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When You Stop Reacting They Stop Provoking

“There is a battle between two wolves inside us, One is evil, it is anger jealousy greed, resentment lies, inferiority and ego. The other is good, its joy, peace, love hope, humility, kindness empathy and truth. The wolf that wins is the one you feed.”

Native American Proverb

Every day is a revelation, every passing moment a prophecy. The last couple of years in my life have been very eventful. I’ve landed on new horizons, made new acquaintances and tasted distinct cuisines. All experiences have taught me something new. I’ve come in contact with different individuals, some have left for good and some will always linger on for good. But there is a category of individuals who are very trying and test your patience level to extreme either through their venom-laden tongues or sadistic behavior. Now here I must take the opportunity for expressing my heartfelt gratitude towards such noble souls for they have taught me a valuable lesson that when you stop reacting they stop provoking.

Newton’ Third Law

Newton’s Third Law states that ” For every action, there is an equal and opposite reaction.”  It’s such a beautiful law with enormous wisdom. When there is an action there is reaction simple yet so profound. Have you realized that even the breath that you inhale has a reaction? Something as mundane as a flapping of a bird’s wings accounts for a counter-response, how amazing. I have tried to apply this law to a few of my relatives, co-workers, and boss( toxic one) that if I react to their gibberish there would be more provocation coming my way. On the other hand, if I stop reacting there is no chance of any provoking. We all have people in our lives who get on our nerves, beneath our skins. People who derive pleasure out of our fall. They become our triggers, the more we acknowledge them worse it is for us.

Just Breathe

I have been an angry person and very quick to outbursts. As time passed, my outbursts became predictable, the irony is everyone could see them coming apart from me. Years of emotional pain and perceived wrongs had me struggling with my eruptions. But this behavior of mine needed to change because I’ve had enough of people commenting on my foul temper. One of the techniques that helped me control my mood upheavals was being mindful. Whenever I get angry or anxious, I simply watch my breath and it helps me to shift my mind off the situations and people and keeps me calmer. There is no religion or confusing metaphysics here but a simple fact, live in the moment and enjoy! Breathing is a fundamental fact of life when things go hay-wire just come back to the basic.

We all have our hot buttons which when pushed make us react, it is but natural. We can’t avoid certain situations and people. The key is to identify the triggers which lead to reactions. Self-awareness and mindful breathing can help us to control our emotions.

“It’s all about finding the calm in the chaos”

Donna Karen

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Why You Should Shun Your Ego

“Ego is just like the dust in the eyes without clearing the dust we can’t see anything clearly, so clear the ego and see the world.”

Buddha

We dwell in our tiny selfish world of me and myself.  A world where self-centeredness and egotism prevails, where we consider ourselves as the sole makers of our own destiny.   This focus on self and only self-leads to a confused version of oneself. In simpler words, it gives birth to the ego. What is an ego? Ego is a person’s sense of self-esteem or image. Our egos make us feel important, desired, wanted… It’s a concocted self, based on our false belief and faith. Ego is not who we are in reality but how we want to be. Ego is not the voice of our true self rather it is the voice of our insecurities. It’s an illusion of self largely crafted out of fear.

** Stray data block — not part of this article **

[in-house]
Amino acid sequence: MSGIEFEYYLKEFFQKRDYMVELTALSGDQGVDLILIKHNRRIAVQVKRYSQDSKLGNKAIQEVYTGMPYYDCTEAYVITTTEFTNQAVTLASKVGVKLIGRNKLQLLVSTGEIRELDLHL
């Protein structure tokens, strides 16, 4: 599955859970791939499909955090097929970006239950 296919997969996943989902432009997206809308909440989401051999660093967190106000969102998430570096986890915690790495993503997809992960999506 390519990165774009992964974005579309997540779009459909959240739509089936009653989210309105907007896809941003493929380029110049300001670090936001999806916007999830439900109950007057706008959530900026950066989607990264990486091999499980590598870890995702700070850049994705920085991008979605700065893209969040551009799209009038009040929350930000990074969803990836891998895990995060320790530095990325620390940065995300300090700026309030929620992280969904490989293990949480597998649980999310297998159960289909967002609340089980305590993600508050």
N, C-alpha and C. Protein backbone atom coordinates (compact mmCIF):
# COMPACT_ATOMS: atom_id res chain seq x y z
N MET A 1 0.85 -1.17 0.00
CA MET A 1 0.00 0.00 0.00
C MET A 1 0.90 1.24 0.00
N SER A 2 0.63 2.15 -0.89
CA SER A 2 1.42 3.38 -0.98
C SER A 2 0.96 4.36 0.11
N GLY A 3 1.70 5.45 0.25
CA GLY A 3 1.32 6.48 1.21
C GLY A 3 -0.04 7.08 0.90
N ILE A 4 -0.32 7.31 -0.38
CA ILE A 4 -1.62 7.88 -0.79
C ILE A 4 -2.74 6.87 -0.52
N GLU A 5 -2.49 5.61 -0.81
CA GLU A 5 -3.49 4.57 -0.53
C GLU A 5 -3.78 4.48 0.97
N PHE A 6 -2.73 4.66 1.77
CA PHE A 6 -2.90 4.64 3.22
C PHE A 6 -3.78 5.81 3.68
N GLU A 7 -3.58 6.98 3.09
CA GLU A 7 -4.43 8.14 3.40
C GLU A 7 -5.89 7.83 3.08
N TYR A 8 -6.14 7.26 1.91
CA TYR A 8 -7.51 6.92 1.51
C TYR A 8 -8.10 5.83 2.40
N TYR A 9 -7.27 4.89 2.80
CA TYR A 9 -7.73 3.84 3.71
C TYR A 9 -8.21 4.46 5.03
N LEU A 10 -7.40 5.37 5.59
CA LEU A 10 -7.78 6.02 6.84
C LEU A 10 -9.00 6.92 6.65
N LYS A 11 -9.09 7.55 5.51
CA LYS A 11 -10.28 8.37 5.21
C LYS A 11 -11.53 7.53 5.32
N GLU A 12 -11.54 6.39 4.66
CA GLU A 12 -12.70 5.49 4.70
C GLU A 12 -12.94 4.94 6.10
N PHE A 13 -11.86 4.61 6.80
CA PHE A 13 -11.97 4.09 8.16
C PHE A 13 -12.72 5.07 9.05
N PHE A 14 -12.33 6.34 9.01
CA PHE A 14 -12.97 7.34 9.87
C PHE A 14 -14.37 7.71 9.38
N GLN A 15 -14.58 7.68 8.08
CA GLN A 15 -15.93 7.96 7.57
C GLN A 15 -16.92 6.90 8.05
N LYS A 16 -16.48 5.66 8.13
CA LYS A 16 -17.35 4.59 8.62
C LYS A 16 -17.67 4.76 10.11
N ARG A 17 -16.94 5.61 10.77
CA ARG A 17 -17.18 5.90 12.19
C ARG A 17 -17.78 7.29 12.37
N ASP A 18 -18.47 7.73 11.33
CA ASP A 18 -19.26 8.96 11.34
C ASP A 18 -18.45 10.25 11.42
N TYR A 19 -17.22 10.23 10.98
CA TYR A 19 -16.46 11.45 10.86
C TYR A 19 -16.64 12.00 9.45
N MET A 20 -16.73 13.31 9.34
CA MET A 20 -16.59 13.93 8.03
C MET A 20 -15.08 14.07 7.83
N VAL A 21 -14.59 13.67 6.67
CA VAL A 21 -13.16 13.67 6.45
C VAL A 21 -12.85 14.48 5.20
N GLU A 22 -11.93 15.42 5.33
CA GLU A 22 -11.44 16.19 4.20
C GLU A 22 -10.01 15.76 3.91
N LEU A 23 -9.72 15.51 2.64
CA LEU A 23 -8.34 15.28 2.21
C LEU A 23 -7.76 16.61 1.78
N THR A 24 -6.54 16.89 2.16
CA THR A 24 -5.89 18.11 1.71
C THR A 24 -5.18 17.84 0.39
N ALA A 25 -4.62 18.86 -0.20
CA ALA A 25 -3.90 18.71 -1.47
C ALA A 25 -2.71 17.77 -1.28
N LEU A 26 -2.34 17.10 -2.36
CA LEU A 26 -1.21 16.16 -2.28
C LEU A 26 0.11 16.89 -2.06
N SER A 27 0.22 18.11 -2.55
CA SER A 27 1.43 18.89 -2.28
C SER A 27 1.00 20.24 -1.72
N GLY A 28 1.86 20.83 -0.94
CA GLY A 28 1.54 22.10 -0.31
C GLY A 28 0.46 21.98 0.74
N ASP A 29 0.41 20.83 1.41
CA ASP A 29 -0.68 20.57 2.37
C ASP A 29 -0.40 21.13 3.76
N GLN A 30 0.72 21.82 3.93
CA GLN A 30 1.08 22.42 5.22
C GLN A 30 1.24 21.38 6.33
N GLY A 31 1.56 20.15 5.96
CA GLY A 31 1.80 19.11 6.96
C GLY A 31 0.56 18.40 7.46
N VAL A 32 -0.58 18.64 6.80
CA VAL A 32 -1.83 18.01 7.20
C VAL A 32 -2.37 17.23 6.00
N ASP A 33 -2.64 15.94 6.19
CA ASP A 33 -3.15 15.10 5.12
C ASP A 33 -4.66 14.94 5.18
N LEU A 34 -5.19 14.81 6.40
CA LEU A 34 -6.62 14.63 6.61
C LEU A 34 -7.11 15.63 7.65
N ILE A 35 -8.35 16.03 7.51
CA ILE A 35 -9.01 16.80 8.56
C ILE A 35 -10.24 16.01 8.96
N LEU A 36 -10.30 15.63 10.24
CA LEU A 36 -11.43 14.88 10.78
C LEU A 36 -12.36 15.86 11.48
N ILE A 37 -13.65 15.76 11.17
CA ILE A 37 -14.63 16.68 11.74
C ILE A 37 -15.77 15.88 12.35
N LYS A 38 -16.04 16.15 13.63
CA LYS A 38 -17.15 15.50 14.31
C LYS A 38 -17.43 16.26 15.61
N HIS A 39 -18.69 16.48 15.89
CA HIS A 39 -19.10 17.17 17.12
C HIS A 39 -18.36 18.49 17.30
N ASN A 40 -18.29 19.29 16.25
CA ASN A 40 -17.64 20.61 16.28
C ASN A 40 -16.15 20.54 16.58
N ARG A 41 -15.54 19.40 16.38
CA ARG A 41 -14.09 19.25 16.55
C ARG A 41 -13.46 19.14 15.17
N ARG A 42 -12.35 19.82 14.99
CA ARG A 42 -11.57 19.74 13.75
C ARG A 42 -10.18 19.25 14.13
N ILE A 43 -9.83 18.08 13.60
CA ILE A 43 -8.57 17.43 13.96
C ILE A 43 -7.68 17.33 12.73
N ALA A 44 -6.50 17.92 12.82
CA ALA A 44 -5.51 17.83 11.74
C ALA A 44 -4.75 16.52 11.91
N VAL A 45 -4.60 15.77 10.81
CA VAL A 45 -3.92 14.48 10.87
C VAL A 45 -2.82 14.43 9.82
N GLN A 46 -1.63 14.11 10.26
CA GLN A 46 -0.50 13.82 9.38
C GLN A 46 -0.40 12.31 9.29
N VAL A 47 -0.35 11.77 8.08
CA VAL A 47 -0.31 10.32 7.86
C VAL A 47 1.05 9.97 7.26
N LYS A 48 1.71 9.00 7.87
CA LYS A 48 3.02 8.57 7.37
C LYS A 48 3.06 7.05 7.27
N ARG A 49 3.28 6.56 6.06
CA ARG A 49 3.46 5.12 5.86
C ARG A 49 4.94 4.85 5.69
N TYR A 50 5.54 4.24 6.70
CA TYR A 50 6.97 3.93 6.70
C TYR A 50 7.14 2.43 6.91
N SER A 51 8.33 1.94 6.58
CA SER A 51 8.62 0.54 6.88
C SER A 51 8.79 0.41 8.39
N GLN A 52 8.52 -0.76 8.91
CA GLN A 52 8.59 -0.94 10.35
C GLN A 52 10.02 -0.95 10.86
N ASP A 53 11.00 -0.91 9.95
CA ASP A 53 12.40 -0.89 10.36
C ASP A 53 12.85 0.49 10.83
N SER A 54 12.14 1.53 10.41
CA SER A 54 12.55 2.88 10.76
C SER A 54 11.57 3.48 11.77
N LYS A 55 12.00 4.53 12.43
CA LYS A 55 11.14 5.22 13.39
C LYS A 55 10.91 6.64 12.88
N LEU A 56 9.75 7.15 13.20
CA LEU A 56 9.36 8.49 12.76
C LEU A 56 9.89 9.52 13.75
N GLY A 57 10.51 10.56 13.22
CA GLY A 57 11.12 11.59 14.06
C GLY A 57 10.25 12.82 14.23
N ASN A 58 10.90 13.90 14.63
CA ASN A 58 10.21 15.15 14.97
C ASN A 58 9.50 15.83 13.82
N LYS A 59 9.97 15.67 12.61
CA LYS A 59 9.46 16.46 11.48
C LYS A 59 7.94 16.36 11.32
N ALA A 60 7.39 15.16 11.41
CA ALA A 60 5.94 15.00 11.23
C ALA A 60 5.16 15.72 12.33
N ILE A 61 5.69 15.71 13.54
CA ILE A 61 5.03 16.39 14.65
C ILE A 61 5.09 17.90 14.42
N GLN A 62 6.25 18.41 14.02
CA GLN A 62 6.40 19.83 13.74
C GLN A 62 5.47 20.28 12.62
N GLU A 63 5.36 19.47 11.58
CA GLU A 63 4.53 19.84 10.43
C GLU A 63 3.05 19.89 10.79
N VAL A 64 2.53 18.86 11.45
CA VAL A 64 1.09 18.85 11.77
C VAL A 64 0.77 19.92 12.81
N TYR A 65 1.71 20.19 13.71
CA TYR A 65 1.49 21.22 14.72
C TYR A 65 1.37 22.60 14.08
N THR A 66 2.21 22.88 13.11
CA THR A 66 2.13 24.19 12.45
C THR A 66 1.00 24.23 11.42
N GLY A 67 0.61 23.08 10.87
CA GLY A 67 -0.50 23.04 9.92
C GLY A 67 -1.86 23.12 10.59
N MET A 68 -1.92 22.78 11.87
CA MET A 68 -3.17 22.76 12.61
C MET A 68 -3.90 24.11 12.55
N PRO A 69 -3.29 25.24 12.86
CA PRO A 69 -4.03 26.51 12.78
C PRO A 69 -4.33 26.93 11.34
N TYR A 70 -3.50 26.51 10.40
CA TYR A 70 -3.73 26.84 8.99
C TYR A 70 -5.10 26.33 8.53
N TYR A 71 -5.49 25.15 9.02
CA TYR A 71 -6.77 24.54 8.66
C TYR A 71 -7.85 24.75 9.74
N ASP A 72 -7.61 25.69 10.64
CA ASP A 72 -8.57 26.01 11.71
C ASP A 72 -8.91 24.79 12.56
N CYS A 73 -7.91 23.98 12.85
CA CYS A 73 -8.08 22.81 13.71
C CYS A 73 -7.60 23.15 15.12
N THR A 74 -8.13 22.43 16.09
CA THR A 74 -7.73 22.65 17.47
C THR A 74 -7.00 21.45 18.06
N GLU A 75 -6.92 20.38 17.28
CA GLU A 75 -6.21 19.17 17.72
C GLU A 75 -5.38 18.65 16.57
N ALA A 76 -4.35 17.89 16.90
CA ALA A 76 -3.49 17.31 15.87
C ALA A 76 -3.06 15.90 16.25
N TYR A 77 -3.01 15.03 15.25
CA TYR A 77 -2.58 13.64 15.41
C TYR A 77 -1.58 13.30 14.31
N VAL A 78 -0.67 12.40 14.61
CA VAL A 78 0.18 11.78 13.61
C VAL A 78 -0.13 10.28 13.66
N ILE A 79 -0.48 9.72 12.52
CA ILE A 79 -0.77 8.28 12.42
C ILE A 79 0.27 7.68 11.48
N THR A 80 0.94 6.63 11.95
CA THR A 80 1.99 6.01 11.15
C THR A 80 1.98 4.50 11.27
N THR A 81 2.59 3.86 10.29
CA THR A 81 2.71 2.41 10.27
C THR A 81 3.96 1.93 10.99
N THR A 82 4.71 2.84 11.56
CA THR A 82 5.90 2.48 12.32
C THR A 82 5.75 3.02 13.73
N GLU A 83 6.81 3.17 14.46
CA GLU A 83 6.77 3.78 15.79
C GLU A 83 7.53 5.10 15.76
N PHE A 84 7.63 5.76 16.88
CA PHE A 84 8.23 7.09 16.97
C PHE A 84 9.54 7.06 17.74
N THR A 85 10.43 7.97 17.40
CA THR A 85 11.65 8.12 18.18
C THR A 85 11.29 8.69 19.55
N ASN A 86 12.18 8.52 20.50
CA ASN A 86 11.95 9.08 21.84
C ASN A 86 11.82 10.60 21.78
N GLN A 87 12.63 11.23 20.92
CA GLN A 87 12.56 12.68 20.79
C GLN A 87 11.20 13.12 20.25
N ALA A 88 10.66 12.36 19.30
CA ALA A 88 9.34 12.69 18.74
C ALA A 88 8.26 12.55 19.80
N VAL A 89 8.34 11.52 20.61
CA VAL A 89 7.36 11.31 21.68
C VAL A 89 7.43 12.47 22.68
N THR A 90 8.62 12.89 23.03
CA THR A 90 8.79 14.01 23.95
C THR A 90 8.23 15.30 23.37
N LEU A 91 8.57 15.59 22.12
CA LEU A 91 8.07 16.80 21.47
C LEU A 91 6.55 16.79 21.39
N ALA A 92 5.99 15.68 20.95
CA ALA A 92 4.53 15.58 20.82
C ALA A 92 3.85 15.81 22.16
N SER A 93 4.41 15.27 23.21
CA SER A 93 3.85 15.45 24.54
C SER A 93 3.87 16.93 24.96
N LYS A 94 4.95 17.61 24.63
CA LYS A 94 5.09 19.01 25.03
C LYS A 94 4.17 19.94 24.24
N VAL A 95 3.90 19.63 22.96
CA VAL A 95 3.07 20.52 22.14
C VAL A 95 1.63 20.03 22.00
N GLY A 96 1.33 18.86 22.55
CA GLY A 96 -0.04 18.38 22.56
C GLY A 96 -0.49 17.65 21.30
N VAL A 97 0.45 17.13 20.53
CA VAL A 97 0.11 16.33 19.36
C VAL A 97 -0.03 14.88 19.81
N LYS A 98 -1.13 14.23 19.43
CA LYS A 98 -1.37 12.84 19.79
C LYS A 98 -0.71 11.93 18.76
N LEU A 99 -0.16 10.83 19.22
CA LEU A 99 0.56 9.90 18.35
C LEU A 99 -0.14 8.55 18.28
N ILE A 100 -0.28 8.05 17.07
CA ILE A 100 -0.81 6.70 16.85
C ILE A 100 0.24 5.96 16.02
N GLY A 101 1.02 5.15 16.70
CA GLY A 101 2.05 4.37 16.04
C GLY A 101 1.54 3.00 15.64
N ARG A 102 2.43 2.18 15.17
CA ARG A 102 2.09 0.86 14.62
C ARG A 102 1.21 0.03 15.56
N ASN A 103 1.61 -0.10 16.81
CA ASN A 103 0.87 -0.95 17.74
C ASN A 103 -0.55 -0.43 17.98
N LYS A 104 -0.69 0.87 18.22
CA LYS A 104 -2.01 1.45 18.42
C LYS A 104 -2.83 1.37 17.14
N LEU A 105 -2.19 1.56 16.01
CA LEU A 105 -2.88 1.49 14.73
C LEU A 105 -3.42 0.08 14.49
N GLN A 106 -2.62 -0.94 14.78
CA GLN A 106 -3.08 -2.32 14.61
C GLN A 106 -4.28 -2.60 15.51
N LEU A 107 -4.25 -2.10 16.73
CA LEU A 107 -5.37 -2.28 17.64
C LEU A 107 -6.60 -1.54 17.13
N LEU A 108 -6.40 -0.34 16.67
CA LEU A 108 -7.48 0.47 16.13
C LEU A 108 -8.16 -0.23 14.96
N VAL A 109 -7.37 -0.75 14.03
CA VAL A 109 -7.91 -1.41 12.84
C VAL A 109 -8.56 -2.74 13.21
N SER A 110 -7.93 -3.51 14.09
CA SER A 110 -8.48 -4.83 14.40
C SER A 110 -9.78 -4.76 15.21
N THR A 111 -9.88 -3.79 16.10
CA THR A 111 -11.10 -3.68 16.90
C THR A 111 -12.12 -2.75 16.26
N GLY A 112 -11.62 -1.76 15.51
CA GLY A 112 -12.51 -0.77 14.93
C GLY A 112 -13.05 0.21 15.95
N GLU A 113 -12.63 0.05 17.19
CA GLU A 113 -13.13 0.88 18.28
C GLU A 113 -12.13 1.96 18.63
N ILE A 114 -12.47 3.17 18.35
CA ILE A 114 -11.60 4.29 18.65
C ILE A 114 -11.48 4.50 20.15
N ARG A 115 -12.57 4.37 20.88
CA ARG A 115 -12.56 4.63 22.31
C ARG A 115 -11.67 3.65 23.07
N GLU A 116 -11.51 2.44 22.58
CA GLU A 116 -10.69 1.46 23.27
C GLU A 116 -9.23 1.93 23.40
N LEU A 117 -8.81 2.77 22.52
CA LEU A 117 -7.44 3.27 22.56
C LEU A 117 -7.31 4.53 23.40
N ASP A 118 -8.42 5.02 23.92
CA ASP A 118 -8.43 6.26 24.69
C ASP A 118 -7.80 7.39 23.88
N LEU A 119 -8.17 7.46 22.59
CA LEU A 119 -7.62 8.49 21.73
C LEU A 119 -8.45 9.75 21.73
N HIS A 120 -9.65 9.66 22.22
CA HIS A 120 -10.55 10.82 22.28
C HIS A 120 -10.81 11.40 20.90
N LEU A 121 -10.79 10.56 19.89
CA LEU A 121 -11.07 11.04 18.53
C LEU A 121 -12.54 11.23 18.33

Freud and Buddha

According to Freud, the human personality is composed of three interacting agents, Ego, Super-Ego and Id. Id is wild and instinctual, Ego is organized and realistic and superego plays the role of moral custodian. The Ego oscillates between Id and super-ego, which results in complex human behavior.  In Buddhism, Ego is considered the root cause of all suffering. The constant sense of disappointment and pain spring out of a fragile ego. Ego along with anger and hate is considered a vice, an enemy within the soul which needs to be conquered. Gautum Buddha emphasized that for the soul to be awakened, ego must die. Human life is transitory and much of our suffering comes from clinging to the ego. Ego is a false psychological construct, its an illusion or ‘maya’. The role of maya is to seduce humans by luring them into the complexities of worldliness.

Ego Root Cause Of Suffering

I must confess that I’ve spent many sleepless nights burning in the inferno of anger. I’ve fanaticised taking supreme vengeance on my foes, tried to soothe my battered ego by feeding it with more venom. And the result had been more pain and heartache. The more I boosted my ego more anxious I became. I couldn’t liberate my mind of all the negative comments, incidents and people. It was a constant struggle until I started practicing meditation. What I realized was shocking, situations and people were not always as bad as I perceived it to be. It was my frail ego which propelled me in the direction of further negativity. Suddenly I could understand the real cause of my restlessness and feelings of constant dejection and despair. My biggest foe lies within me, it was my own concocted self-image. There was this unpenetrable shield between me and the world, which didn’t allow me to experience life in its full glory. My own false vanity and pride alienated me from the truth.  I realized what Buddha said thousands of centuries ago sitting under the Bodhi tree,

“The death of the ego will be the beginning of your real self”